Talk to me about the end of the world; about plagues and the collapse of civilisation. Talk to me about fame and dead ends and the different ways people find themselves stranded; talk to me about the art people make in order to stay alive, stay human, because survival is insufficient.
This is Emily St John Mandel's latest book, Station Eleven, opens a new window. Full disclosure, I had not heard of Emily St John Mandel before I opened the programme for the Auckland Writers Festival, but the synopsis of her book grabbed me. Set in part twenty years after the end of the 'era when it was possible to press a series of buttons on a telephone and speak with someone on the far side of the earth' and in partly in the time before, Station Eleven is almost definitely going to make it into my Best Books of 2015, opens a new window list.
This has to be one of my favourite images out of everything I've read this year: Because survival is insufficient, painted on the side of a caravan twenty years after a strain of the flu wiped out most of human life on earth. A Star Trek quote (Seven Of Nine), painted on the side of a old, stripped down pick up truck, the dead weight of its mechanical guts torn out, now pulled by horses, transporting a young woman in a cotton dress with knives on her belt. She's part of the Travelling Symphony, who are rehearsing lines from Shakespeare for their next performance which may or may not be for a doomsday cult that has (naturally) sprung out of this dire and beautiful landscape.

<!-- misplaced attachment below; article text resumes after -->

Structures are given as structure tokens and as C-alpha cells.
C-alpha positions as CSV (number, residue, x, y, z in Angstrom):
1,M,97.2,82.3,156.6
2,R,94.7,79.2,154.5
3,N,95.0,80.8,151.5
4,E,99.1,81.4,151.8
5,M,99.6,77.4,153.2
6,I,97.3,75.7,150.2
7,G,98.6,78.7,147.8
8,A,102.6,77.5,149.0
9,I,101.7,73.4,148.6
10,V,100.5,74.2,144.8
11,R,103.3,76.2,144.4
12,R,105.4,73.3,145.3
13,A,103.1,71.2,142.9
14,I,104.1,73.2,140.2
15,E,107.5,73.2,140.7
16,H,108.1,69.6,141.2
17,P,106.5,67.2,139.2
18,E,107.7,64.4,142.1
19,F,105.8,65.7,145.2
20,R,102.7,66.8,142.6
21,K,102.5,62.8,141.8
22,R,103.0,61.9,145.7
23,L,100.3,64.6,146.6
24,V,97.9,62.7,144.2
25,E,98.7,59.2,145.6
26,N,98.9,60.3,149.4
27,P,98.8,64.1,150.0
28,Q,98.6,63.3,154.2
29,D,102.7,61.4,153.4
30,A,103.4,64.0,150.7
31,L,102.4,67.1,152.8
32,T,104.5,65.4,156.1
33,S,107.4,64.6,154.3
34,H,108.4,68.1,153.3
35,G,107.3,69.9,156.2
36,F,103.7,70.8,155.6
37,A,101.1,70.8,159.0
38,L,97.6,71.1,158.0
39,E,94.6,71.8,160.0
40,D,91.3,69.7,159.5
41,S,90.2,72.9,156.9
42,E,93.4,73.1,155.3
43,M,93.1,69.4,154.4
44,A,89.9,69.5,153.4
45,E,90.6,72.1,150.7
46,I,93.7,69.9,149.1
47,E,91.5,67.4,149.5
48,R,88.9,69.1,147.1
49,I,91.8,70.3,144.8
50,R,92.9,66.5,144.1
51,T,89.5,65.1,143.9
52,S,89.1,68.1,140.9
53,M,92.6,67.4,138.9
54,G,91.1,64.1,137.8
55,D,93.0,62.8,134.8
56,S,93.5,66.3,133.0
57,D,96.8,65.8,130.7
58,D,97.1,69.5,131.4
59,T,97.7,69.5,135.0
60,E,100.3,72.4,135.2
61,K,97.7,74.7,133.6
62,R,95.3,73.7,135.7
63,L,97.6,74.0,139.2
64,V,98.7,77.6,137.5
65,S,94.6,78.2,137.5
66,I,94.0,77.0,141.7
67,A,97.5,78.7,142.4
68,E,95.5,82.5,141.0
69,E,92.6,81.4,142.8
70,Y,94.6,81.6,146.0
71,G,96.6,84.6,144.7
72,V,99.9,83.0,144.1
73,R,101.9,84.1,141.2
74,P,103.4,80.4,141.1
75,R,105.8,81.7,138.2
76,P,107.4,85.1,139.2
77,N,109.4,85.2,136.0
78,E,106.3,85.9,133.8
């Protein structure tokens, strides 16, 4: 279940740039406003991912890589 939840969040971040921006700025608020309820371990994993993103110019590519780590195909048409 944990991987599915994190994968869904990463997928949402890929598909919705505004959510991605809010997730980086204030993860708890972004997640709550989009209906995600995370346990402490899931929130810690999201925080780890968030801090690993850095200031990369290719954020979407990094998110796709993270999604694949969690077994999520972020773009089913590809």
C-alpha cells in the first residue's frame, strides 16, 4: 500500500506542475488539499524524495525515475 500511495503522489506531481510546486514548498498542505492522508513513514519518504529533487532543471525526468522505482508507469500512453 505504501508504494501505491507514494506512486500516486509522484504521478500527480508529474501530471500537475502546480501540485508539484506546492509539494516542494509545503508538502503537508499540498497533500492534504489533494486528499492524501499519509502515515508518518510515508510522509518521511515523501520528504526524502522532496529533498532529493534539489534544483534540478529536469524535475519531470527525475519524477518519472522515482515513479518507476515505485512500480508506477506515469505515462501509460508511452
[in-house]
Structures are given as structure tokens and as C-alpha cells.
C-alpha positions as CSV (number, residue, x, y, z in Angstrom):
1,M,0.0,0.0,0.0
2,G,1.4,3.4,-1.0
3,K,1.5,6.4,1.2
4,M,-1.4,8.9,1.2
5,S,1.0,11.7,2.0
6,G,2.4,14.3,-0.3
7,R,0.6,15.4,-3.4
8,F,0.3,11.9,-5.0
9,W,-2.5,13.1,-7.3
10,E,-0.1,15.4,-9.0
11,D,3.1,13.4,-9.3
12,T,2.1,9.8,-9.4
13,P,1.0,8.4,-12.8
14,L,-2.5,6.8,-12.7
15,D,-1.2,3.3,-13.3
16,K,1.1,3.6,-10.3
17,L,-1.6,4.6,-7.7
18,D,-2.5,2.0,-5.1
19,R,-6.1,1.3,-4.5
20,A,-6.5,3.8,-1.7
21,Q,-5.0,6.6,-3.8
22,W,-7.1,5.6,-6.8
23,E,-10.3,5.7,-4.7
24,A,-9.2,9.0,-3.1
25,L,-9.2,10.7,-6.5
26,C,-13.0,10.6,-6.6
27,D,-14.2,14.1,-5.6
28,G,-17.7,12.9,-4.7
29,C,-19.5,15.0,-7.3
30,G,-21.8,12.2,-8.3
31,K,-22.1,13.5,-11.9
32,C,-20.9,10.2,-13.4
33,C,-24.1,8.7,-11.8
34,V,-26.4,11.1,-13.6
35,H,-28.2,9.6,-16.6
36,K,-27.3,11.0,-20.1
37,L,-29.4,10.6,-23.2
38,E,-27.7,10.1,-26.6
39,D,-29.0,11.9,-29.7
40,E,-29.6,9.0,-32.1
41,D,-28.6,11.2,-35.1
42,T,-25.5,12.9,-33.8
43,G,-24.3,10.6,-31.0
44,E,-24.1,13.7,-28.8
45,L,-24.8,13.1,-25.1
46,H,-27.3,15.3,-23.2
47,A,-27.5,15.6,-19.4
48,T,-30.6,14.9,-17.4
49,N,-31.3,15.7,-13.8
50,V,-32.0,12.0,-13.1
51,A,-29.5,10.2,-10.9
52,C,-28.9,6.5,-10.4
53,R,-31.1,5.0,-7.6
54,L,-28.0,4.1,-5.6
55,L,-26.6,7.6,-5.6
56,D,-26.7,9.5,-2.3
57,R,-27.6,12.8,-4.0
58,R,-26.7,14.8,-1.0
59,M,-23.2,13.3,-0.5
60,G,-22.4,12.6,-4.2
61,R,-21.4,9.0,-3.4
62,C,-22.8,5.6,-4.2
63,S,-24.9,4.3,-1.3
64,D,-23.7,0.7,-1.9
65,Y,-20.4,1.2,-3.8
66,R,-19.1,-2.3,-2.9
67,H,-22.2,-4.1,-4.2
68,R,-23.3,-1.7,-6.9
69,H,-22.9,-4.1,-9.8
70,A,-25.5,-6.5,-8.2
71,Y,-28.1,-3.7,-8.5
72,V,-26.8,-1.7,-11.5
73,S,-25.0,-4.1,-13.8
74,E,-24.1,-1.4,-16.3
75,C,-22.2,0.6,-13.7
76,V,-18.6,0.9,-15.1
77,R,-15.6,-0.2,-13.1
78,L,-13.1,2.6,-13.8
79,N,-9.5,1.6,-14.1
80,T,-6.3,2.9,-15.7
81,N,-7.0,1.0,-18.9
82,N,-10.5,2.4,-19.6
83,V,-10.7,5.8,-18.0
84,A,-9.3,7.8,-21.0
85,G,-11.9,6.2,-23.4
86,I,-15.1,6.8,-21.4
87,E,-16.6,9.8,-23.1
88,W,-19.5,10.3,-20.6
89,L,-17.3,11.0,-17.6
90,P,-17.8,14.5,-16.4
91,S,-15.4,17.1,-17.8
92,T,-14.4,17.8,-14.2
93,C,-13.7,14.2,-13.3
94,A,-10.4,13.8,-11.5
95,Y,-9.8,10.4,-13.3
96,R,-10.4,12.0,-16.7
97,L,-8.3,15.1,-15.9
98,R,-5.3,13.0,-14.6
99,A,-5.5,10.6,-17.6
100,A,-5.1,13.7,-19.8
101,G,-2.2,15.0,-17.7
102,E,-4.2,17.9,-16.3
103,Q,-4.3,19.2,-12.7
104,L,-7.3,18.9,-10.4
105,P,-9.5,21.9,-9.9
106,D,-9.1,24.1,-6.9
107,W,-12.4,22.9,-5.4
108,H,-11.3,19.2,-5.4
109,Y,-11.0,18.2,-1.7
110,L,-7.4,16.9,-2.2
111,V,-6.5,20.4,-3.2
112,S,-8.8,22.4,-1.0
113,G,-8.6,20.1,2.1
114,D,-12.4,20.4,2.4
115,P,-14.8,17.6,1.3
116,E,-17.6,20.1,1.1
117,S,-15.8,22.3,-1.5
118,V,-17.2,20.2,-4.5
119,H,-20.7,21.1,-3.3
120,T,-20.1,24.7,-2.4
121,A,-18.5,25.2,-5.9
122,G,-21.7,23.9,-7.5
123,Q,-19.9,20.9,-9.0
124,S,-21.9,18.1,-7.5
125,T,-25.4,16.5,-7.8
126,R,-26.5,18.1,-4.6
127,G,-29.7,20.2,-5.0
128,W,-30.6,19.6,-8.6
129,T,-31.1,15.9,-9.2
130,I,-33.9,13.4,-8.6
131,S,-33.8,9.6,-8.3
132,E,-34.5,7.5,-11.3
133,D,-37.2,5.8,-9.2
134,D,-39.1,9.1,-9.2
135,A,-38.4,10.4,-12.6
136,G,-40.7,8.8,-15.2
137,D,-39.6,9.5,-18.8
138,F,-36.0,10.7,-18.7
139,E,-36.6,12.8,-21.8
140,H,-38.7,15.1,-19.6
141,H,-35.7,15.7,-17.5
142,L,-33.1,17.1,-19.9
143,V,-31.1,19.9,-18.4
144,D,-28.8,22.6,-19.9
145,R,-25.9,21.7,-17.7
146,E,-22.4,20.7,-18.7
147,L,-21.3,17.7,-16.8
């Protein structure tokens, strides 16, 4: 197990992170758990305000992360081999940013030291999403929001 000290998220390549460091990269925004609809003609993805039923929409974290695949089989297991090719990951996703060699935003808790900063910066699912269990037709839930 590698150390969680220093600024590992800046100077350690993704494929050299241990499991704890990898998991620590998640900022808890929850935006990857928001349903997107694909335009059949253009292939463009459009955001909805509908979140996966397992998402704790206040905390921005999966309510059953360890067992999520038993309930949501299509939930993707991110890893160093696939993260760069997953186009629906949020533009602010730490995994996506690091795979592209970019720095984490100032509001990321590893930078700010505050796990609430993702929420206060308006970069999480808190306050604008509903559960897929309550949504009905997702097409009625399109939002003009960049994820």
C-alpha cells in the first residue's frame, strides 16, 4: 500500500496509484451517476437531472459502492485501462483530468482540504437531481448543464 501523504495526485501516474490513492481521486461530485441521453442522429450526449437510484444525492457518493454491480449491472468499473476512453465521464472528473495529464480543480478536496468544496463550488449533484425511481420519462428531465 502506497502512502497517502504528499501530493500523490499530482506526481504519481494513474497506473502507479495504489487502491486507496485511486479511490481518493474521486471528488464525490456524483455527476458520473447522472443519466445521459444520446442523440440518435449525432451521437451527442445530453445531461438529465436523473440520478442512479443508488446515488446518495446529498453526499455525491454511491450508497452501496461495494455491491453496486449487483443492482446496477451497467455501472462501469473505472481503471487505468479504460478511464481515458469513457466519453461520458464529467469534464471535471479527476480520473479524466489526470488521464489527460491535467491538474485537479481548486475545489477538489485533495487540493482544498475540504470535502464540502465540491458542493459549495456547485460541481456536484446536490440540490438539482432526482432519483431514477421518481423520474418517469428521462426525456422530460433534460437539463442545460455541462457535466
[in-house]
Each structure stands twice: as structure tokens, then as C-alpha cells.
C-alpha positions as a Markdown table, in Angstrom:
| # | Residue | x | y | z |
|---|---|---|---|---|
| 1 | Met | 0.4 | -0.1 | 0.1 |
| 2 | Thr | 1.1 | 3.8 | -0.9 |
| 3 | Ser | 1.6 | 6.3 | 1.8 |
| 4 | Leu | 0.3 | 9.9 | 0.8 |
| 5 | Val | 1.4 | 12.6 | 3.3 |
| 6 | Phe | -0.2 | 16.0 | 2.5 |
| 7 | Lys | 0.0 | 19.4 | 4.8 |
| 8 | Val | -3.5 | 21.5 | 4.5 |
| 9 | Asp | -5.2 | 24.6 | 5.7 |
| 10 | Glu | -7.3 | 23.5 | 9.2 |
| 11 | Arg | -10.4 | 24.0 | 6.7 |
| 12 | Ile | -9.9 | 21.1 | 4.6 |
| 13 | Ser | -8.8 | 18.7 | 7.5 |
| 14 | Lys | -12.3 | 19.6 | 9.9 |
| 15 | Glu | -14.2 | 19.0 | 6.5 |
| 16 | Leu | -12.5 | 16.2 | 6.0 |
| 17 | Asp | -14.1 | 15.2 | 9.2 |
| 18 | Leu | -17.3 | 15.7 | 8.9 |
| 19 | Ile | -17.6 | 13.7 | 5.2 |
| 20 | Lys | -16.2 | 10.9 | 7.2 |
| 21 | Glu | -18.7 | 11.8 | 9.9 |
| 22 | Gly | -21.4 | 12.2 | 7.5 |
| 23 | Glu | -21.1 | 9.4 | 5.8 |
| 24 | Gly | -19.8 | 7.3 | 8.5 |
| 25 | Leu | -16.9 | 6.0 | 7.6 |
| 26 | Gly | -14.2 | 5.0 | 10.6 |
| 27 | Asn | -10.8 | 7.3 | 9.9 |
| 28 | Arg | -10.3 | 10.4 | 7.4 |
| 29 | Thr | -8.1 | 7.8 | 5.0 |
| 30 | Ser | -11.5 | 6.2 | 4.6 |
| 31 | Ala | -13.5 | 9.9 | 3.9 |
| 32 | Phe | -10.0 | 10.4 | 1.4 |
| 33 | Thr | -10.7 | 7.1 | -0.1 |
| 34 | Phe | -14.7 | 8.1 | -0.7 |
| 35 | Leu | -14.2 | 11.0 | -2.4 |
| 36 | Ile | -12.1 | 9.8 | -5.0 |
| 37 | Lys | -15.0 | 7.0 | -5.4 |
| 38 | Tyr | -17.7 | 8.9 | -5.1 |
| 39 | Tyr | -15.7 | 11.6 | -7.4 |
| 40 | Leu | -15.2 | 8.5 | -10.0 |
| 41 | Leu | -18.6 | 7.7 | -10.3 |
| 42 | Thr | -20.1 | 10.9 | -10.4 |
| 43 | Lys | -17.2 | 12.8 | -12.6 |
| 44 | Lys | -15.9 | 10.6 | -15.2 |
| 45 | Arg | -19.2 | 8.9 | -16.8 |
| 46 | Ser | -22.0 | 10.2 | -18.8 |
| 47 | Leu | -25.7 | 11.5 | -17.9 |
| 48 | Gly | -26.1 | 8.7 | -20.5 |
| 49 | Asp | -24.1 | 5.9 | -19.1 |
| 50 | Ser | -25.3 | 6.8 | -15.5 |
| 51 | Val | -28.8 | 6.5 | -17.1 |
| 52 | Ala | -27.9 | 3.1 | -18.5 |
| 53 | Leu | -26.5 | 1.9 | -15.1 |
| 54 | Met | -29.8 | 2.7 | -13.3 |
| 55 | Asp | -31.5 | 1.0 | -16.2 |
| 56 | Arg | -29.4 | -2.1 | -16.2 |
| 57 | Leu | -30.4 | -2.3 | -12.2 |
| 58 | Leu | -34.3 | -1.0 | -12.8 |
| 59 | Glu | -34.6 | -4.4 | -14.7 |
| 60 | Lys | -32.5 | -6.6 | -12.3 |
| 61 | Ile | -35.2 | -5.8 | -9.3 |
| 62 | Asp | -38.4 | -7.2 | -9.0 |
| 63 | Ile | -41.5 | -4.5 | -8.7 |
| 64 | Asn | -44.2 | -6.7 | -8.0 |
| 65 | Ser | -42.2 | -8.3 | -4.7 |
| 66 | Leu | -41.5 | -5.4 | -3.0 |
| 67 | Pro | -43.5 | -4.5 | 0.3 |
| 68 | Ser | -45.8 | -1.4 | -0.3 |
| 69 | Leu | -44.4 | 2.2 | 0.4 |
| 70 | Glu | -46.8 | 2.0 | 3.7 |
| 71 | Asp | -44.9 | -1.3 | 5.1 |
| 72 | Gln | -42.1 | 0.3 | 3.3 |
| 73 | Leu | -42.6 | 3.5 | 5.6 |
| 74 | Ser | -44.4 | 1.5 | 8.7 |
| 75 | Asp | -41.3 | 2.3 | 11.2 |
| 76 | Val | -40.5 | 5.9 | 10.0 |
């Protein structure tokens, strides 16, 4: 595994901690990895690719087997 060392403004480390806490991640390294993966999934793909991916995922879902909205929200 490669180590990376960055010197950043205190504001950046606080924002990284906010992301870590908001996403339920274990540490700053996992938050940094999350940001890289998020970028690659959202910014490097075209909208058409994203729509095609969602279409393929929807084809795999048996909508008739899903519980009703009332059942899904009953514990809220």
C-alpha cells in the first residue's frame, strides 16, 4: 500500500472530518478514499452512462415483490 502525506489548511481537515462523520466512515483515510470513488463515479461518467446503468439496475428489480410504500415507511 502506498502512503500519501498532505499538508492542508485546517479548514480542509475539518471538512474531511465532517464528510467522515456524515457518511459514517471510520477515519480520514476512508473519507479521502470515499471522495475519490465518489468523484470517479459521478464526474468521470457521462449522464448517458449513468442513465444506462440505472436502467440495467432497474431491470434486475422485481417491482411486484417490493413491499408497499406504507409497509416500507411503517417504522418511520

Art is a lot of things, but sometimes I think the art (literature, music) that gets the best reaction out of me is art that is fiercely about survival. The landscape of Station Eleven reminds me of the abandoned and terrifying landscape The Walking Dead, opens a new window (minus the zombies) and the people; the wonderful, surprising and sometimes equally terrifying people. That's a lie - the people are always more terrifying than the landscape. Creepy children as sentries for doomsday cults? Sign me up!
Yet there are stories woven in about little things - comparatively little things when you hold them up against a story about the end of the world. Stories about actors struggling with fame and relationships breaking up, and yet not once did I find myself thinking get back to the post-apocalyptic acting troupe because Emily St John Mandel's writing is so captivating. These little, apocalyptic moments echo the greater apocalypse to come, yet are by no means overshadowed by it.
Emily St John Mandel (St John is her middle name, says her website: you can find her books shelved under M) spoke at the Auckland Writers Festival today. She talked about the inspiration for Station Eleven; how she wanted to write about this incredible world we live in, the global scope of our lives, all the technology that connects us across oceans and borders and huge distances. A very powerful way to write about this, though, was to write about its absence.
What would the world be like without any of this technology? How stranded our lives might become. How local.